Archive for the ‘power’ tag

The media and power

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The British news media has a terribly ambivalent view of its own power. When it runs a campaign and believes the campaign has been a success, it trumpets its power to influence change (see everything from the infamous ‘It’s the Sun wot won it‘ through to the Mirror’s Stop Knives Save Lives campaign and the Daily Mail on plastic bags).

But when anyone talks about calling its power to account, there is a loud chorus from the news media of ‘Not me guv, we didn’t have anything to do with it, we were just reflecting the public mood’. Suddenly our brazen press becomes bashful and demur.

Which makes 3 representations of media power from the last few weeks all the more interesting. Namely: the role of the media on government policy towards drugs; the resignation of the England cricket captain Kevin Pietersen; and the role of Robert Peston in the financial crisis (as told by Panorama).

Earlier this week Sir Simon Jenkins wrote that government drug policy is being determined not by scientific or professional policy advice but by fear of tabloid newspaper reaction. ‘Blair’s (and now Brown’s) press operation lives in holy terror of the tabloids’ Jenkins wrote (in ‘Who will cure Ministers of illiberal headline addiction‘). Gordon Brown, ‘eager for plaudits from the tabloid press’ has pledged to upgrade cannabis from a Class C to a Class B drug, Jenkins says. Similarly, he suggests, Jacqui Smith will reject the recommendation that ecstasy be downgraded – for the same reason.

For his four mentions of the role the media played in his resignation, Kevin Pietersen’s statement is worth quoting at length (my italics):

Contrary to media speculation today, I wish to make it very clear that I did not resign as captain of the England cricket team this morning. However, in light of recent communications with the ECB, and the unfortunate media stories and speculation that have subsequently appeared, I now consider that it would be extremely difficult for me to continue in my current position with the England cricket team… At no time, contrary to press speculation, have I released any unauthorised information to the media regarding my relationships with the players, coaches and the ECB itself.”

And finally, the Panorama on Robert Peston and the financial crisis, which I missed over Christmas but caught up with via BBC iplayer. Anyone watching the programme could be forgiven for thinking Robert Peston was the only person reporting on the crisis. Not only that, but that Peston himself was the cause of the run on Northern Rock and might well have influenced the speed and direction of government intervention in the autumn of 2008 (Peston himself played down his role, unlike the programme).

In each of these cases you could take issue with the importance of the media. However, the fact that many people – including the participants – believe the media plays an important role is itself very telling (perception as truth and all that). The more you believe the media is powerful, the more that power becomes actual.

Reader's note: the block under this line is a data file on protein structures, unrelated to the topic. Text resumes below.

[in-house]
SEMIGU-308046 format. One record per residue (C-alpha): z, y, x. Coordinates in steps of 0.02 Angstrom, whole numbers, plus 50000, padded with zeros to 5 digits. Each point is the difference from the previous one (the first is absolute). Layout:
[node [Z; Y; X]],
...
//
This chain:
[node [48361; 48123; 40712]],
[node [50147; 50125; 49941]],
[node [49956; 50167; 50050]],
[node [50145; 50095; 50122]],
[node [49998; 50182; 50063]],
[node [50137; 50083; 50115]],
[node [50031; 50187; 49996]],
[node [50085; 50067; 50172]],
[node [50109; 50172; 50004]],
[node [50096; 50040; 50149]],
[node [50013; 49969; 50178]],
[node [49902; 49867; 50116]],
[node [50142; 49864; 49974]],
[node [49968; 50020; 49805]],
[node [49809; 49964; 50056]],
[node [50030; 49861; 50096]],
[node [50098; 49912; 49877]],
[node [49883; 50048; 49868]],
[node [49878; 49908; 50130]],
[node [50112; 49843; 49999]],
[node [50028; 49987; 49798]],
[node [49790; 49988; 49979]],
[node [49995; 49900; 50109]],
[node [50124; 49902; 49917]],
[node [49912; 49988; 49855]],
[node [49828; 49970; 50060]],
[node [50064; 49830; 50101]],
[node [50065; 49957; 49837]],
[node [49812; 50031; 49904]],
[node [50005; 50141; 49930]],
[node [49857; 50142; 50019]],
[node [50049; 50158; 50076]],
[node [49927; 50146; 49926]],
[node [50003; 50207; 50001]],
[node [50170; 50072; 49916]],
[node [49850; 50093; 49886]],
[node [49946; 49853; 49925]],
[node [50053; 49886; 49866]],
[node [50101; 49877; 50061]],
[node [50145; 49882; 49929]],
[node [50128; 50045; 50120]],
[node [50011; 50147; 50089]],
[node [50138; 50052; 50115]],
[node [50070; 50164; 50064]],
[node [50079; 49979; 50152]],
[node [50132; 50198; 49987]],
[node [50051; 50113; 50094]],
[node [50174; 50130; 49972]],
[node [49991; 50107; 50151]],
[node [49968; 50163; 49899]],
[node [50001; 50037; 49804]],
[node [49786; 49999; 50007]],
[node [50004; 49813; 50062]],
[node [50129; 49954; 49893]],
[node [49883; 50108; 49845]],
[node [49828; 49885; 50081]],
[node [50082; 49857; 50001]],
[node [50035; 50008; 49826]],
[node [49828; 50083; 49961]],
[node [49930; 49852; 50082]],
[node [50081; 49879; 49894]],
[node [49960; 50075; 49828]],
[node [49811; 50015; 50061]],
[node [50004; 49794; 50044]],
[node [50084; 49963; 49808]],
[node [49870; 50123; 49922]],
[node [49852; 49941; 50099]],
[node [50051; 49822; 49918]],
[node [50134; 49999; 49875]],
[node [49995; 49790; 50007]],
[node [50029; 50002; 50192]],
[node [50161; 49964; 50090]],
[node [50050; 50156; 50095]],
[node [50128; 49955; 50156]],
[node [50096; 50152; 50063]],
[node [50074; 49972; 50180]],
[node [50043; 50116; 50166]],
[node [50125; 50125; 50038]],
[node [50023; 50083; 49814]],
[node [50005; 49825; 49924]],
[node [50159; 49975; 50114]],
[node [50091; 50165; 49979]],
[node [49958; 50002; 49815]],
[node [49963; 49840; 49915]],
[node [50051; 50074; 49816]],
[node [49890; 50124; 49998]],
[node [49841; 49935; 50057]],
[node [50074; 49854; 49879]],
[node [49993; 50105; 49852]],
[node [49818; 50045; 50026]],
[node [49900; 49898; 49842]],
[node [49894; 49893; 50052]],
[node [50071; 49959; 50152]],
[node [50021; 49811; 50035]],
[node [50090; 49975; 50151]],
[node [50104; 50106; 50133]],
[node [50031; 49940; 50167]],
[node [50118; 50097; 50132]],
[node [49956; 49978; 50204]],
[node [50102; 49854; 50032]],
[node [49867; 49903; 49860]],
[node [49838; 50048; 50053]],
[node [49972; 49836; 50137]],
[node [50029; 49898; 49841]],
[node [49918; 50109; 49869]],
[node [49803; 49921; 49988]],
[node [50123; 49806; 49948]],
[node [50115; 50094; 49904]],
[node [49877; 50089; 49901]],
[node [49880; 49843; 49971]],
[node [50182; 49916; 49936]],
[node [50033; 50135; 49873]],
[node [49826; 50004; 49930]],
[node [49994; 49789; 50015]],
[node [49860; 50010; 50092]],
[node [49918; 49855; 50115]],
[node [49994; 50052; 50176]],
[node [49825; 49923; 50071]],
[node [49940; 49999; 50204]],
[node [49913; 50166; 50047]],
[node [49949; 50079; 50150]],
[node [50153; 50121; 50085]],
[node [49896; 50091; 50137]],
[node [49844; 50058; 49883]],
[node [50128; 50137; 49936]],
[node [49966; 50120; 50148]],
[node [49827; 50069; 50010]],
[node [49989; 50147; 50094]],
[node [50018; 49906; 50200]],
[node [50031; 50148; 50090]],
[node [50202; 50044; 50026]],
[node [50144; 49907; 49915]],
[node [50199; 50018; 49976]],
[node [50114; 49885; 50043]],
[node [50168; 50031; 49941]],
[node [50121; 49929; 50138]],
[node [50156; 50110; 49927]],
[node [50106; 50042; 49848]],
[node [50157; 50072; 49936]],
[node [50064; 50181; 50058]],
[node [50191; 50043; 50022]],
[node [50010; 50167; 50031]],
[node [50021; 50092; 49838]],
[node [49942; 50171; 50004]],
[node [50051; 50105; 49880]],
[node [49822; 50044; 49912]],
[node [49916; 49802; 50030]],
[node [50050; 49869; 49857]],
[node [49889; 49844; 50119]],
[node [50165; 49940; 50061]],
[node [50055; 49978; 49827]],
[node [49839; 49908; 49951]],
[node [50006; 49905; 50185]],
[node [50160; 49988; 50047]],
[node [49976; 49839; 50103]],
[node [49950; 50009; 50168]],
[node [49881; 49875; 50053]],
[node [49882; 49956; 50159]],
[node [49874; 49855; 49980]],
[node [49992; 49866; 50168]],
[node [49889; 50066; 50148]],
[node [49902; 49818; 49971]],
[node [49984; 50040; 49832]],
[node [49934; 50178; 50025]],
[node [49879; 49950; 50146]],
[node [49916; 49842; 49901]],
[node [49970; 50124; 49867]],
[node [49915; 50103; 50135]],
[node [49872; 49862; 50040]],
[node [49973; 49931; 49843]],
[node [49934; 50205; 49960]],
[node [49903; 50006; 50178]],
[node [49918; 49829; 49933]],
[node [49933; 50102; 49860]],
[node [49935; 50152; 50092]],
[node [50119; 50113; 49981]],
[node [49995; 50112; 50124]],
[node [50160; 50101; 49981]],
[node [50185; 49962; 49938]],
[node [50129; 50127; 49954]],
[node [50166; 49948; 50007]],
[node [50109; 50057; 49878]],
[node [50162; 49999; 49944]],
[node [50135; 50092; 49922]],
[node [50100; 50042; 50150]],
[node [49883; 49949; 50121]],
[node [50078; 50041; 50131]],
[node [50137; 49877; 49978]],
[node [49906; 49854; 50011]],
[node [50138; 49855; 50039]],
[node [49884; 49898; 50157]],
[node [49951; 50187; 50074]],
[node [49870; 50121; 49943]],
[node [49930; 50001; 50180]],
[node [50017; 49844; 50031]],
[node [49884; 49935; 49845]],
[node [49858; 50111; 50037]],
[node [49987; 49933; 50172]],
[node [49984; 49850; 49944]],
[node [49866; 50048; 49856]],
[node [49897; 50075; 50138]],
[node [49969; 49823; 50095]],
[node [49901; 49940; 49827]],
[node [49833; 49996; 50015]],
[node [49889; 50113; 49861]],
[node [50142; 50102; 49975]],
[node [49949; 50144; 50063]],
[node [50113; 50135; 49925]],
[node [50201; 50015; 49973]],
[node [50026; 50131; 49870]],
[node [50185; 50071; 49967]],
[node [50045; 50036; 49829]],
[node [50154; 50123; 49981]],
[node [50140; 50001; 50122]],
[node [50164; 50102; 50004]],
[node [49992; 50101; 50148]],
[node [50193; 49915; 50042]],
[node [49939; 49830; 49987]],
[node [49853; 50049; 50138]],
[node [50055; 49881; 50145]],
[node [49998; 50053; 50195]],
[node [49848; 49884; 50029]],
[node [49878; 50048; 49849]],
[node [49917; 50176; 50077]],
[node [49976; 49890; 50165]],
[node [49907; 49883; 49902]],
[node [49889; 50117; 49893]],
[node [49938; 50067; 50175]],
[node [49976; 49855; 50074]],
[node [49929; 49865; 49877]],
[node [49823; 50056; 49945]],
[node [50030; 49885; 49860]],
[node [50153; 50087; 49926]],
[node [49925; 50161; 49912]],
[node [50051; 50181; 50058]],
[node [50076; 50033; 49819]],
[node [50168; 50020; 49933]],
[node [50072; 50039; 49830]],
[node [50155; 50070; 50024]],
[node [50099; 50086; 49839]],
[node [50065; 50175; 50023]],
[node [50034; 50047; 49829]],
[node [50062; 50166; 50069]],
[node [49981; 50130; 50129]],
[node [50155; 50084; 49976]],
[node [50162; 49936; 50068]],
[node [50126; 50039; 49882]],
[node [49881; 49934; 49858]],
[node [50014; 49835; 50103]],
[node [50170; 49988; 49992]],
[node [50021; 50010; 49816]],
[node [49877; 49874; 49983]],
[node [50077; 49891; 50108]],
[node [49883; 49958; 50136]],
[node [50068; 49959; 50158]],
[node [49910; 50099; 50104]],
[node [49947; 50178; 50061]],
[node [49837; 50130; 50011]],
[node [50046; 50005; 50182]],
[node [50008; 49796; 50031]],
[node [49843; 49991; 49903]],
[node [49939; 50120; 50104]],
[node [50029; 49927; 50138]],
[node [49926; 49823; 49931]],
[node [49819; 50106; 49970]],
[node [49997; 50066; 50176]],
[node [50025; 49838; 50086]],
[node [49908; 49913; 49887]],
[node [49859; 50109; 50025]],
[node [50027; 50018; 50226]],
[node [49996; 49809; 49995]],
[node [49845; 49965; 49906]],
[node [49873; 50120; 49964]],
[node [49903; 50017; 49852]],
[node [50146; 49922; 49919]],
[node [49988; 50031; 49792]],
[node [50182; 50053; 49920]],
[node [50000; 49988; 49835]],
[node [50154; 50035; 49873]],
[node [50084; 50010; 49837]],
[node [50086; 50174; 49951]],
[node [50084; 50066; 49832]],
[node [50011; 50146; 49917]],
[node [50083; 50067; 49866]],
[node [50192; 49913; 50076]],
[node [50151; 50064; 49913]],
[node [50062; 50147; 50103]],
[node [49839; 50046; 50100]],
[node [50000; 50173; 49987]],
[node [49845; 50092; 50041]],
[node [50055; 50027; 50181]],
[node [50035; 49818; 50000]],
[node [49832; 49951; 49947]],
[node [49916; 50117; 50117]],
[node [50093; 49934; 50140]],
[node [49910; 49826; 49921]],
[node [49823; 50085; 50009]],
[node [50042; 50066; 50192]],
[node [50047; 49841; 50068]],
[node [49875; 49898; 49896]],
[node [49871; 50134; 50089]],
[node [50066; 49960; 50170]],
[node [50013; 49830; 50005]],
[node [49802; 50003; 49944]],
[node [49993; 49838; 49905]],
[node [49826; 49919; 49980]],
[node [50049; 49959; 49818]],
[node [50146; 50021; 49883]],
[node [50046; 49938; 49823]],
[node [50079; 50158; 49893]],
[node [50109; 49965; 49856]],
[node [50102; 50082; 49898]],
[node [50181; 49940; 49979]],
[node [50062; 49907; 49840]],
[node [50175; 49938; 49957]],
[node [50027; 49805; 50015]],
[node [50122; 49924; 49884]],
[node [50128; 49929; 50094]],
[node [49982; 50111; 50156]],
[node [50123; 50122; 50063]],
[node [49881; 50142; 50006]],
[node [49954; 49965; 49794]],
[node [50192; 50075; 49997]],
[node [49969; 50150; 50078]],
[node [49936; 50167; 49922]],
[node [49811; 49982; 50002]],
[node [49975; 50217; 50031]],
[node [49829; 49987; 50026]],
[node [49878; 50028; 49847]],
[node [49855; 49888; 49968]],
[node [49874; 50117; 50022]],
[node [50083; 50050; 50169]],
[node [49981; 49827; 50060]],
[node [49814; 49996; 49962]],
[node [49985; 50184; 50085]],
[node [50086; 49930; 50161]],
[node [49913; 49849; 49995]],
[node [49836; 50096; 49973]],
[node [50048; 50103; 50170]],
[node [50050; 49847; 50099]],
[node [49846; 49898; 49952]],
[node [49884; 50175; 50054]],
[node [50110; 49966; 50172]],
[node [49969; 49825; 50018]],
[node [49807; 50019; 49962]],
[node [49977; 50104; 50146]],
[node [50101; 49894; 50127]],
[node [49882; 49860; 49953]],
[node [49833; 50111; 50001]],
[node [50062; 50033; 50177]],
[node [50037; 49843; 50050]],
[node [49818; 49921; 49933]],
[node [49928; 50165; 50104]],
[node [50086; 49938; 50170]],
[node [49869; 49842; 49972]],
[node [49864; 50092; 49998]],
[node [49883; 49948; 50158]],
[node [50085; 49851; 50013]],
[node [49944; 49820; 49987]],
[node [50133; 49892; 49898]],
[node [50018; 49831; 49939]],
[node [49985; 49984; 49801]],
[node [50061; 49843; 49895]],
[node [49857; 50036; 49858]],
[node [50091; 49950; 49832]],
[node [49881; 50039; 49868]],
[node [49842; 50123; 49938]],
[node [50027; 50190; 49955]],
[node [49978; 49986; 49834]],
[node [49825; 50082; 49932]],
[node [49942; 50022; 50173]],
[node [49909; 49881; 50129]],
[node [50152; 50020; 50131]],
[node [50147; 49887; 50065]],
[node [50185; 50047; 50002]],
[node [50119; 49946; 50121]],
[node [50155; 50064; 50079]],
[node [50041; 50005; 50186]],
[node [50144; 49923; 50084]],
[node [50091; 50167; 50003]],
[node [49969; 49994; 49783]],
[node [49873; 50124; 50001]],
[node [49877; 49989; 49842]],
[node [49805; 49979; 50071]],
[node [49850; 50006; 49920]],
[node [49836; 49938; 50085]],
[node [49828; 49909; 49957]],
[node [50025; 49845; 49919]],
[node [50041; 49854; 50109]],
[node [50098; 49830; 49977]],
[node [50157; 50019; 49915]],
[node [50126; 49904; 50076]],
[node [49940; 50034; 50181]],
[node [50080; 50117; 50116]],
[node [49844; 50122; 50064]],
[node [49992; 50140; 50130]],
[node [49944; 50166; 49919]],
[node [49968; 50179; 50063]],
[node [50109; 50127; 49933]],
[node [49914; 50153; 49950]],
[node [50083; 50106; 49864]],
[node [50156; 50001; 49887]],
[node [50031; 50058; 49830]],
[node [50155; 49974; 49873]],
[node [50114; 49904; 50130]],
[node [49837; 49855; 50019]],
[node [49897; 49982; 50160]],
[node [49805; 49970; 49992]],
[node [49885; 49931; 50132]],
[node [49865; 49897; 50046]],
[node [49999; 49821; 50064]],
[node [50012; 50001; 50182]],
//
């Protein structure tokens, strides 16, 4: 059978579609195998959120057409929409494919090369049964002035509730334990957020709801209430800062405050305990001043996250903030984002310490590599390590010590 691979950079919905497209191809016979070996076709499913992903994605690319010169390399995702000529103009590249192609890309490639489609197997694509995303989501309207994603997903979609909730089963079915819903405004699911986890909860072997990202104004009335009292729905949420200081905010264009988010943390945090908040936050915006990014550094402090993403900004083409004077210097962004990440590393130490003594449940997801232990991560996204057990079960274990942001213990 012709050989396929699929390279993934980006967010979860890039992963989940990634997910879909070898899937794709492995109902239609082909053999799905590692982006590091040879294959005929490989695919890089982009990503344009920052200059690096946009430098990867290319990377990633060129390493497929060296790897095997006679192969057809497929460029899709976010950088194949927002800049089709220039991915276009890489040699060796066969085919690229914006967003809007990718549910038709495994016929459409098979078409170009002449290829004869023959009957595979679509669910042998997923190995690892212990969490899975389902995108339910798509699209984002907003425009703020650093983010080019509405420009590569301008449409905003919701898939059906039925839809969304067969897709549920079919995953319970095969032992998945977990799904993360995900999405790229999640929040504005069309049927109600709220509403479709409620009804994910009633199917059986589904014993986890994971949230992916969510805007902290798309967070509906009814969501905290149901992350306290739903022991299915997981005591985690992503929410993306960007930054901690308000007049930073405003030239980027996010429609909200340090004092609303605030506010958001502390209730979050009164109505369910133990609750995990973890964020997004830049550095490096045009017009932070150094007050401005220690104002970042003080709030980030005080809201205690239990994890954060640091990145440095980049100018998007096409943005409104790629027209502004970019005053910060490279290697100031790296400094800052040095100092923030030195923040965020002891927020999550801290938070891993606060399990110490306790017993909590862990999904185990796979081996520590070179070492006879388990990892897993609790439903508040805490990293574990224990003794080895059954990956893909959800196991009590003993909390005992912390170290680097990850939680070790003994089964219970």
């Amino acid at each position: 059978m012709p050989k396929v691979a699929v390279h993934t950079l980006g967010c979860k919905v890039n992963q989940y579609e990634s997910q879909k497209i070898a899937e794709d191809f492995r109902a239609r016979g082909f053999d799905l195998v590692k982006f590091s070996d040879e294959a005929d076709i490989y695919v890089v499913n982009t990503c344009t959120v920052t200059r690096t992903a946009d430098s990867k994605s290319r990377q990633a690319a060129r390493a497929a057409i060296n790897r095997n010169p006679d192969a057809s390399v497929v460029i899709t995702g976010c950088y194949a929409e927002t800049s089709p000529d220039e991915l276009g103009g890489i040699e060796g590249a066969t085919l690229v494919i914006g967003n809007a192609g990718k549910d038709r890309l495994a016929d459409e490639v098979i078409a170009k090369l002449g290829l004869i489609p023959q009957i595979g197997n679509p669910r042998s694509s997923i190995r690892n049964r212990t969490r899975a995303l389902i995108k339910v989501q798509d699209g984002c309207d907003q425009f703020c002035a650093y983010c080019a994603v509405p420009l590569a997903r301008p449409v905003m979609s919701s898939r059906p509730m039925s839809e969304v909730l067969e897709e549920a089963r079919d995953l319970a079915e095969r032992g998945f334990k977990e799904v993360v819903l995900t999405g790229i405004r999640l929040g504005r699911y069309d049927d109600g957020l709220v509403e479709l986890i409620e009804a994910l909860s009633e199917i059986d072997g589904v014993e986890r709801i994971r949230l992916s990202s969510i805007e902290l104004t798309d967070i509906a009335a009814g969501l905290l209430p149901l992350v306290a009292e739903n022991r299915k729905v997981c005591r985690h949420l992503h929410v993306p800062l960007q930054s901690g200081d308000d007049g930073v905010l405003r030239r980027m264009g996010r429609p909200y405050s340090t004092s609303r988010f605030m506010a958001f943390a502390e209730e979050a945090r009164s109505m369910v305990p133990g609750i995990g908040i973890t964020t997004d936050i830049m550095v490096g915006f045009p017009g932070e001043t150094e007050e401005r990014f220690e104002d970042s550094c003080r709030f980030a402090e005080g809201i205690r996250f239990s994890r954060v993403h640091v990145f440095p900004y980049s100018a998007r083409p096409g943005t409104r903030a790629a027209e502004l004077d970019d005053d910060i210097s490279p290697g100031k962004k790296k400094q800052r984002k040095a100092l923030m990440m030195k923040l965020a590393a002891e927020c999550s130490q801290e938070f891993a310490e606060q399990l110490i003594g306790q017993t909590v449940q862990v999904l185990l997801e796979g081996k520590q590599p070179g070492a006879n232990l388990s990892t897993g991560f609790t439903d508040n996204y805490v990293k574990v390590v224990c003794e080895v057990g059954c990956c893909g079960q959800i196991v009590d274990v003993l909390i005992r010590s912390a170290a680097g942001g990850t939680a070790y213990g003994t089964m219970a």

Yet, for those in these citadels of power? I’m sure most would say their power is vastly over rated…

Written by Martin Moore

January 13th, 2009 at 2:30 pm

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A glorious revolution

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The Independent continues to morph into a daily weekly. You can as easily imagine today’s front page (‘Power to the People’) on the cover of the Economist, New Statesman or Spectator. But this is more compliment than criticism. Today’s theme manages to be both newsworthy and insightful by bringing together 8 news events to point to a shift in the nature of our society. Hamish McRae offers further thoughts about that shift inside (‘The internet has shifted the balance of power’) and the paper then broadens the issue into its Big Question (‘Does the internet liberate or undermine democracy?‘).
But the shift is even more remarkable than they describe. Not only is power shifting (or at least the influences on power are shifting) but so are the people enabling it to shift. The developers who created and run the e-petitions software for No.10, for example, are a fantastically unassuming group of 20 & 30-something web developers, dotted about the country. They certainly aren’t in it for the money, they’re not in it for the power, they just genuinely want to enable more engaged democracy (see also theyworkforyou and writetothem). I’ve met a few of them and been bowled over by their civic-minded ethos for which, I think, we can partly thank the internet itself. The open, shared, constructive progessivism that characterised early internet developers has had a profound and beneficial influence on its subsequent development.
Like the Independent, we should occasionally cheer about the remarkable change technology has enabled and who enabled it.

Written by Martin Moore

February 23rd, 2007 at 1:21 pm

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